Would a Chinese Cut-Off of North Korea Bring It Down?


This is a re-posting of something I wrote for the Lowy Institute here. Basically, I was trying to think of what might either bring North Korea down, or otherwise force it to change substantially. Usually at this point, people say something like, a war, or an internal revolt. But a war would be so disastrous, that it is worth looking at other possibilities. And an internal popular revolt seems really unlikely. In 71 years, North Korea has never had one.

In the movies, like Avatar, the people rise up and overthrow their oppressors. In reality, authoritarian regimes almost always collapse when the regime’s internal groups turn on each other. Regime splits, possibly catalyzed by popular protest, can force dictatorships to change or even collapse. In Egypt in 2011, the regime split after Mubarak failed to quell the revolt with his thugs and then flirted with using the army. They brass balked, and Mubarak began to lose internal support.

But if there won’t be popular revolt in North Korea, how to set the regime’s factions against one another? Well, how about going after their cash? The military and police who keep the Kim regime afloat pay a pretty high price for that. They are globally isolated, hated by the countrymen, and will be remembered in Korean history as thugs. What is the compensation? The great lifestyle of the gangster racket Pyongyang runs – the HDTVs, booze, women, foreign cars, and so on. All of that depends on a) foreign cash, and b) a foreign pipeline. China is required for both. Shut that gate, and the pie of foreign goodies suddenly starts to dry up. That might get them them tearing at each other.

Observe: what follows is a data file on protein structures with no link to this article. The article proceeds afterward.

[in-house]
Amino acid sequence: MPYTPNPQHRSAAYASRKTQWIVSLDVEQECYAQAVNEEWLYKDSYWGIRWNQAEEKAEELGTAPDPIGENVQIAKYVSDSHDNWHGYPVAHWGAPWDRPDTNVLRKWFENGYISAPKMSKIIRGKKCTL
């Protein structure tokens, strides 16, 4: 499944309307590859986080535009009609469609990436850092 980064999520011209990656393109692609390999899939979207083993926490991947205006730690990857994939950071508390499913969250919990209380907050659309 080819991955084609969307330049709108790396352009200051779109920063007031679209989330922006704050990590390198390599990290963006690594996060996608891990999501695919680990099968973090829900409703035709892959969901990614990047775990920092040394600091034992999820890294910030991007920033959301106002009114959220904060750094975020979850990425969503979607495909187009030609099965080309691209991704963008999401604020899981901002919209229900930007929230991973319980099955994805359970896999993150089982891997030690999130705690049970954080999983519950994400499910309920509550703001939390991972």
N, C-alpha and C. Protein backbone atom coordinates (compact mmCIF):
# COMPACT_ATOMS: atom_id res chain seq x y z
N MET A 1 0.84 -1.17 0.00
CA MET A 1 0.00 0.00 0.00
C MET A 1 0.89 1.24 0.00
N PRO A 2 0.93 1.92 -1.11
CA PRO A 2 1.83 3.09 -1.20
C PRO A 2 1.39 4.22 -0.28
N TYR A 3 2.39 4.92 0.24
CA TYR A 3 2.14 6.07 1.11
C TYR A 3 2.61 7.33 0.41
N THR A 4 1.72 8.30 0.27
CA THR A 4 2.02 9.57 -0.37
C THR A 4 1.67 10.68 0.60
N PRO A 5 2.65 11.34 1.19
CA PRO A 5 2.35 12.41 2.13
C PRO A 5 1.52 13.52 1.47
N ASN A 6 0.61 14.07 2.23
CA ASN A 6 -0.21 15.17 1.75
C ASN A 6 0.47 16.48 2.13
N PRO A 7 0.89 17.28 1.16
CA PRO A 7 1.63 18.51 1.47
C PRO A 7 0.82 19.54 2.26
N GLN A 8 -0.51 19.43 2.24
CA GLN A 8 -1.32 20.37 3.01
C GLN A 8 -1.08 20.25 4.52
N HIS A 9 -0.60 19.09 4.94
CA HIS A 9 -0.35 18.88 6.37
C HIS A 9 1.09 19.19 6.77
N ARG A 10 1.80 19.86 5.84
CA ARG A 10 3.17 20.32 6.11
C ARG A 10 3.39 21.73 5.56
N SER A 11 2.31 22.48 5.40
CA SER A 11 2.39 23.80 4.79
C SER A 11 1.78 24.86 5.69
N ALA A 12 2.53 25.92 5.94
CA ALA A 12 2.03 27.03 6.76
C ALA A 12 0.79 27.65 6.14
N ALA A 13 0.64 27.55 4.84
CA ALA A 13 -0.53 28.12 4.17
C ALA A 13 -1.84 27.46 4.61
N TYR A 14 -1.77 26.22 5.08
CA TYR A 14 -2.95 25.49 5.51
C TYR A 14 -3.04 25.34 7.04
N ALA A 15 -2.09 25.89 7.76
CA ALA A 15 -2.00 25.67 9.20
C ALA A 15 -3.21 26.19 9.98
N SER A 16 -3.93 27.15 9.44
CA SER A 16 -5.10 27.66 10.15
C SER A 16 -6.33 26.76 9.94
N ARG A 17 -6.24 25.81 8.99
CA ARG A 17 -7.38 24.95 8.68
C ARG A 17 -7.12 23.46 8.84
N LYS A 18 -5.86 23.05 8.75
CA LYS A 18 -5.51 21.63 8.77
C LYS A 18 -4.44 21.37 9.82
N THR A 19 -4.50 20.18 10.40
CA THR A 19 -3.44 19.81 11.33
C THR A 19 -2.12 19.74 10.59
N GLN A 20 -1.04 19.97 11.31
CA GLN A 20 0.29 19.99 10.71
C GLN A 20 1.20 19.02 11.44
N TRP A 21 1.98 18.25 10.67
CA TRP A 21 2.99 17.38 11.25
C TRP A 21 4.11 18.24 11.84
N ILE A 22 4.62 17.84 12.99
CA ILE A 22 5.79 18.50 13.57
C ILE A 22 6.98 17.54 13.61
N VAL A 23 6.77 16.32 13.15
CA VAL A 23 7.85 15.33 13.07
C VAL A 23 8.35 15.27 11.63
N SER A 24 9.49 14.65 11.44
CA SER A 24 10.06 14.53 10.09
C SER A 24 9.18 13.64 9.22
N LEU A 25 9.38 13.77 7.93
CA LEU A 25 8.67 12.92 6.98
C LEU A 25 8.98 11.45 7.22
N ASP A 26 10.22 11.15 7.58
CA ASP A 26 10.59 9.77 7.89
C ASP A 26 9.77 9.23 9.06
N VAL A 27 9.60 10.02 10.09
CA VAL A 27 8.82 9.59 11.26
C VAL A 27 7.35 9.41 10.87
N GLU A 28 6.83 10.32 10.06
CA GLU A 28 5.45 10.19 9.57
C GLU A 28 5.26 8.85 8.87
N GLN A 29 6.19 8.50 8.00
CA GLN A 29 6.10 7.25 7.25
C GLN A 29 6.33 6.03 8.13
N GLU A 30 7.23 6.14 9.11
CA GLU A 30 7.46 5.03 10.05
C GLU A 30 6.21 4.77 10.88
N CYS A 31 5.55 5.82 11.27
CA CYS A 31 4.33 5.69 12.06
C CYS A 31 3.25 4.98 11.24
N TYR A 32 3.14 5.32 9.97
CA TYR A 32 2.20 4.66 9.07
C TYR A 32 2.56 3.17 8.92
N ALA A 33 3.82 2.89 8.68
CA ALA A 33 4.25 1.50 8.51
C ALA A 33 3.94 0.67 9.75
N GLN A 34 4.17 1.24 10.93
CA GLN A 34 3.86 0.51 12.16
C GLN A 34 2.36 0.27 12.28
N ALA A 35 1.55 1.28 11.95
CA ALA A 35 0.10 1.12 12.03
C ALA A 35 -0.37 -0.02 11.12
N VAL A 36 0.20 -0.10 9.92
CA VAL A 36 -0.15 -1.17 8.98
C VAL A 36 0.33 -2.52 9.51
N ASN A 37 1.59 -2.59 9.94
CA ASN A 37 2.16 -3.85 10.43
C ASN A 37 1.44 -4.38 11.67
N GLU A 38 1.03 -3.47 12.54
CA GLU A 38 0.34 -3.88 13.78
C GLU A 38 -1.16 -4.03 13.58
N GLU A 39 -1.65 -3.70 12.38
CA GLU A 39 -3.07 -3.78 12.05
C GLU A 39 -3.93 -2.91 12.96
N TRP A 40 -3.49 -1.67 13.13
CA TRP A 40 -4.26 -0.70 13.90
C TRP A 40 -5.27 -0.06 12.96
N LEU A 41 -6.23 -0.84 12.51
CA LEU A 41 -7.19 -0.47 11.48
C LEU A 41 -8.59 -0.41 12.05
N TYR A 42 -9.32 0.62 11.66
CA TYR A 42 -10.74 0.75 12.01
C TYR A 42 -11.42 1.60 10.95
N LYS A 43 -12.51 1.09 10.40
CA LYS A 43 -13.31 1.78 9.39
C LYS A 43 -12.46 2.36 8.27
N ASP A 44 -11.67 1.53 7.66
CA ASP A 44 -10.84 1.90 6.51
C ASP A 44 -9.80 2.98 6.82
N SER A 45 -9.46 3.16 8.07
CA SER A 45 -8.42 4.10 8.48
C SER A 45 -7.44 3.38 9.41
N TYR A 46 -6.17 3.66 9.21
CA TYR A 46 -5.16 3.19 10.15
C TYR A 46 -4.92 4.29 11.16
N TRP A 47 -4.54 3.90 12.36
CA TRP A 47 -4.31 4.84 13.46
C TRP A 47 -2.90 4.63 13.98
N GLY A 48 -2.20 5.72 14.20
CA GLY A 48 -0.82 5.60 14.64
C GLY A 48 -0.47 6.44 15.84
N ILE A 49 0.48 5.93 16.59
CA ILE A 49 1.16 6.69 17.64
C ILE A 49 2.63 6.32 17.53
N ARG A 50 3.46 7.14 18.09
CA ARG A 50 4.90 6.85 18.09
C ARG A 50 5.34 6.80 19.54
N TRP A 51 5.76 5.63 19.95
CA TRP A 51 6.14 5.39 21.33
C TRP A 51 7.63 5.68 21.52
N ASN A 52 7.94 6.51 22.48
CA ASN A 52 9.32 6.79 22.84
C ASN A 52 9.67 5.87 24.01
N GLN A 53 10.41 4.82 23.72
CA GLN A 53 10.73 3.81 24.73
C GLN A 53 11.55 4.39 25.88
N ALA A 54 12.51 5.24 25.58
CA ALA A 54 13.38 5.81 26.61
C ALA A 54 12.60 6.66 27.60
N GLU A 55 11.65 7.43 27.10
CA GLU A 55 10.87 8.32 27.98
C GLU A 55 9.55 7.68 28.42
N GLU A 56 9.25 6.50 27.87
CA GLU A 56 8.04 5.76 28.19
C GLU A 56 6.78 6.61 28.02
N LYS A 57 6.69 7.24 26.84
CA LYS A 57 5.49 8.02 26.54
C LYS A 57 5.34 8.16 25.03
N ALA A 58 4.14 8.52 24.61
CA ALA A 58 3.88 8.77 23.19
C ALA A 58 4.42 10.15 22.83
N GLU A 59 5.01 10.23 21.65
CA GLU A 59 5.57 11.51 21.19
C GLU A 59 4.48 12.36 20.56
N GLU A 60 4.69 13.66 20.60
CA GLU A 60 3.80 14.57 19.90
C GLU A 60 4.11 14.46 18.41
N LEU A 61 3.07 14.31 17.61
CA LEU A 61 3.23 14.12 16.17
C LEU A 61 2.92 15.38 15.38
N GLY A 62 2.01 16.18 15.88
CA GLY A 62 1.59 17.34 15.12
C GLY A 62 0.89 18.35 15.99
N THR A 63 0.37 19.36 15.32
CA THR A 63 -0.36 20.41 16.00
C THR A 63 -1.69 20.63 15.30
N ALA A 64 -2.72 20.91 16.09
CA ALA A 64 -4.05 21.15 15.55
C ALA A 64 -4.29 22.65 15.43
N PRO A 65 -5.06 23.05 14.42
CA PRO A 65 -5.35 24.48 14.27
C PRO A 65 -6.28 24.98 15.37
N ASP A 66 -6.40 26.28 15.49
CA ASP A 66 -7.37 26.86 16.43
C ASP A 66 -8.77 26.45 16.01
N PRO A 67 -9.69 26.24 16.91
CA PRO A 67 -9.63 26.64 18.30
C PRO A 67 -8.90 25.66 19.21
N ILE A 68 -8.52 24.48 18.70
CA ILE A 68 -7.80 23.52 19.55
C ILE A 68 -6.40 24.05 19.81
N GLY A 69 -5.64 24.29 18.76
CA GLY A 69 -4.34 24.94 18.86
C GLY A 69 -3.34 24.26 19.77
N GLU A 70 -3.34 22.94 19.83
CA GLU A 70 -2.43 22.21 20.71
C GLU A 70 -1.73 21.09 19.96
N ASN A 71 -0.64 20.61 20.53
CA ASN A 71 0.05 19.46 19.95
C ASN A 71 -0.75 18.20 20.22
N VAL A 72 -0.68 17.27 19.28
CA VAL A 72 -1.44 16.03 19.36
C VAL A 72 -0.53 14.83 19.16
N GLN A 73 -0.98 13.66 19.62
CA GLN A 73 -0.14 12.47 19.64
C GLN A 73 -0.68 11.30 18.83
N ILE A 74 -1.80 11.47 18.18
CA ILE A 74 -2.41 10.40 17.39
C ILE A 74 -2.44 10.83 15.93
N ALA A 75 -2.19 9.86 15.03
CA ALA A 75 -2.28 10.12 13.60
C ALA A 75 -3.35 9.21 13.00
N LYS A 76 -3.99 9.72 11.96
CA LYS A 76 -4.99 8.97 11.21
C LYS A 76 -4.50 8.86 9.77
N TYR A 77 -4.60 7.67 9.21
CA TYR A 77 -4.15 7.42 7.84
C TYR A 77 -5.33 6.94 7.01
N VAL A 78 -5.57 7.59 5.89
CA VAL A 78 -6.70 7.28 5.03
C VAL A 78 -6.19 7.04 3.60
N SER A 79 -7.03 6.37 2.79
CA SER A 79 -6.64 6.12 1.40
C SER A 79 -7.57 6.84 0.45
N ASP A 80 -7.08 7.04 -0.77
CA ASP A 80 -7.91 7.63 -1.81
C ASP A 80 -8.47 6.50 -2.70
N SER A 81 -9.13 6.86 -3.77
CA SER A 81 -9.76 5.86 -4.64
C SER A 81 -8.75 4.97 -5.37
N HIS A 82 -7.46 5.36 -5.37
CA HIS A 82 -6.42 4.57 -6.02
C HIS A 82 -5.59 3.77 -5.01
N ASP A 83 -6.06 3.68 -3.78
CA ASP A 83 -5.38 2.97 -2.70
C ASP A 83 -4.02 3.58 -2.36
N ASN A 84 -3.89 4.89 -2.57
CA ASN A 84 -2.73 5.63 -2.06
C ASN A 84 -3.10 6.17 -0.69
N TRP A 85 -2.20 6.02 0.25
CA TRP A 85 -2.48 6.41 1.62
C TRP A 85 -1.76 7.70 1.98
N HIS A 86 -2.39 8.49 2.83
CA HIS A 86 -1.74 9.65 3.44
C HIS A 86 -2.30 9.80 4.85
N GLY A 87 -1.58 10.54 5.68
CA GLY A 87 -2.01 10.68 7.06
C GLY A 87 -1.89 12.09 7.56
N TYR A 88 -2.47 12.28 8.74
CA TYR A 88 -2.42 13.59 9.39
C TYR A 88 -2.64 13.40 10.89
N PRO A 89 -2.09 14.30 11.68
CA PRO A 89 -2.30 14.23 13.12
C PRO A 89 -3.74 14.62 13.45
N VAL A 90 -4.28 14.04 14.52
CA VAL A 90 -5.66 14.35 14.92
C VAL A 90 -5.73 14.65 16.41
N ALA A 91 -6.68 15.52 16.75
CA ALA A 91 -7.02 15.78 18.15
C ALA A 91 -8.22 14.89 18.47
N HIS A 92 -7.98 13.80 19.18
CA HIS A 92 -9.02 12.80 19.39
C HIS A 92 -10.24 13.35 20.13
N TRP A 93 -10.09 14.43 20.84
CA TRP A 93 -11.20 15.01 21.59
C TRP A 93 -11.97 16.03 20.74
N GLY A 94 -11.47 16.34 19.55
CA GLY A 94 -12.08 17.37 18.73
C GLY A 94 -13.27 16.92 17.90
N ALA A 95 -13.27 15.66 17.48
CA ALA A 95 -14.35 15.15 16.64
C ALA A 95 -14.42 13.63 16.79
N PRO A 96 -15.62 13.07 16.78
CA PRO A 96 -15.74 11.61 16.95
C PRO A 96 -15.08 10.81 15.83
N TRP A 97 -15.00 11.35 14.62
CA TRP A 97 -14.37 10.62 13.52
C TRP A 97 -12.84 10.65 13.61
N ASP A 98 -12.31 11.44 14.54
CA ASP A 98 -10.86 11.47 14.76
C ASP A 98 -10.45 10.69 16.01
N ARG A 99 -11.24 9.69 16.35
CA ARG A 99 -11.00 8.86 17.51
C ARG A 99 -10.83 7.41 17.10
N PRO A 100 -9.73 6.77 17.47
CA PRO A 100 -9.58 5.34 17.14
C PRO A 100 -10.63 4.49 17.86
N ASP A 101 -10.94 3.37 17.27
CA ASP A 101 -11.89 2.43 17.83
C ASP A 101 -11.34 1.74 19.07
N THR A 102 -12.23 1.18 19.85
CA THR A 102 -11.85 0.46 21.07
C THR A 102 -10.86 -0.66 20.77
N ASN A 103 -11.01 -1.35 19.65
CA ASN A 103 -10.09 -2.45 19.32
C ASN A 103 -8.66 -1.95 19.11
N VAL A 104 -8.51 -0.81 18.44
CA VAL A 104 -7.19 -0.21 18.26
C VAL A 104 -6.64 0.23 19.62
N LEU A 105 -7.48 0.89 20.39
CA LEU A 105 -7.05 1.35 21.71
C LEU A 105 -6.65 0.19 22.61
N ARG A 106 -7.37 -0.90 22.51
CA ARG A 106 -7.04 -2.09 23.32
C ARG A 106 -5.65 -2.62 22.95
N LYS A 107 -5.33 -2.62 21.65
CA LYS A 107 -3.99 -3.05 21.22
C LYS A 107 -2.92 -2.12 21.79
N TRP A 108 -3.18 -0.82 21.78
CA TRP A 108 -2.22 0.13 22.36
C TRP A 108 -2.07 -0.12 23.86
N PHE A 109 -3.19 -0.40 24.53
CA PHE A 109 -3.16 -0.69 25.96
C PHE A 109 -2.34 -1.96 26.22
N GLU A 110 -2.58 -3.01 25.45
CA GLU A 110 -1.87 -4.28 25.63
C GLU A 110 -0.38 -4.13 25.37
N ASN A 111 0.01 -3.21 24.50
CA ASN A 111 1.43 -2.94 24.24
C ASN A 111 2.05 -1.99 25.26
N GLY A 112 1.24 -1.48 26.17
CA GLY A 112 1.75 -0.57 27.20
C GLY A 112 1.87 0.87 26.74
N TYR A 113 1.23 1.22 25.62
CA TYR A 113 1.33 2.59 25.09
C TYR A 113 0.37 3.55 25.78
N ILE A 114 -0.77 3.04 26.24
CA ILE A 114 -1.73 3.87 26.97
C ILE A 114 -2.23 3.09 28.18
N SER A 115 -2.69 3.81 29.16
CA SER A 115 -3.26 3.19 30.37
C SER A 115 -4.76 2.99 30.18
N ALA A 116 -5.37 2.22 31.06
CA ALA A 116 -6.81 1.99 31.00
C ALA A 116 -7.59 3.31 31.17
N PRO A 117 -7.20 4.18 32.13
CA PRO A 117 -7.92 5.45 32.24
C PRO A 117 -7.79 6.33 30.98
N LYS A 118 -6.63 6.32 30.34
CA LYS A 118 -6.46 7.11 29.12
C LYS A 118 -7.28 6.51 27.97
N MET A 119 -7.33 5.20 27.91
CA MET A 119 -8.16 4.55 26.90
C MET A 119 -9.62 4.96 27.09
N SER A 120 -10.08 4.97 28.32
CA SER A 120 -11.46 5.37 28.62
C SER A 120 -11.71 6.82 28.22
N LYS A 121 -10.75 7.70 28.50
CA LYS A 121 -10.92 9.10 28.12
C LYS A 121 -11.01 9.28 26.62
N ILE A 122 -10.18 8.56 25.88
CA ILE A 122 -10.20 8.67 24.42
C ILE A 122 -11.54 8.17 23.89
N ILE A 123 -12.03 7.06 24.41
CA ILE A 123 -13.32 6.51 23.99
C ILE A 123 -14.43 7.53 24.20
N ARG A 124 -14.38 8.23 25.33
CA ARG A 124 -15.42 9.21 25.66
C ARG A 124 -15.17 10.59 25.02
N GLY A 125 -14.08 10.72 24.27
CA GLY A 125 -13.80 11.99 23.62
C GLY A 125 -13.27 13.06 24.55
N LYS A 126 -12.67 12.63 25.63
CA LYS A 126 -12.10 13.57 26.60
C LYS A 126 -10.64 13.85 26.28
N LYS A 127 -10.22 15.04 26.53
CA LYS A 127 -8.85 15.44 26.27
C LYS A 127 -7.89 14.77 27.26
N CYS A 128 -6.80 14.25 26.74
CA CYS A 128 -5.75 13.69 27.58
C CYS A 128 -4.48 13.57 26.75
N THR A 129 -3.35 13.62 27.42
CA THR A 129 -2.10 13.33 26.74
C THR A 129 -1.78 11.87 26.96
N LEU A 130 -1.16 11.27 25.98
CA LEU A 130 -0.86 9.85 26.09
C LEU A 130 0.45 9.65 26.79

The full essay follows the jump:

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Why did Kim Jong-Un Suddenly Bail on his Moscow Trip? B/c NK’s ‘Policy Process’ is more like a Factional Mosh-Pit


Putin, Chinese President Xi Jinping watch the parade in Moscow.

You don’t see Kim Jong Un in there do you?

This is a re-post of an essay I wrote for the Lowy Institute a few weeks ago on why Kim Jong UN of North Korea suddenly decided not to go to Moscow.

Everyone wants to know why Kim Jong-Un decided, out of the blue, not to got to Moscow for the WWII Victory Day celebration despite months of it being talked up. So here’s my theory – North Korea policy process isn’t a process at all. It’s more like a mosh-pit of competing interest groups and factions trying to control major decisions like this. So randomness, like sudden cancellation of this visit or the UN Secretary-General visit this week, is just built-in. Even if North Korea wanted to be less erratic and more predictable, it probably couldn’t be, because of the way it is governed.

The rest of the argument follows the jump.

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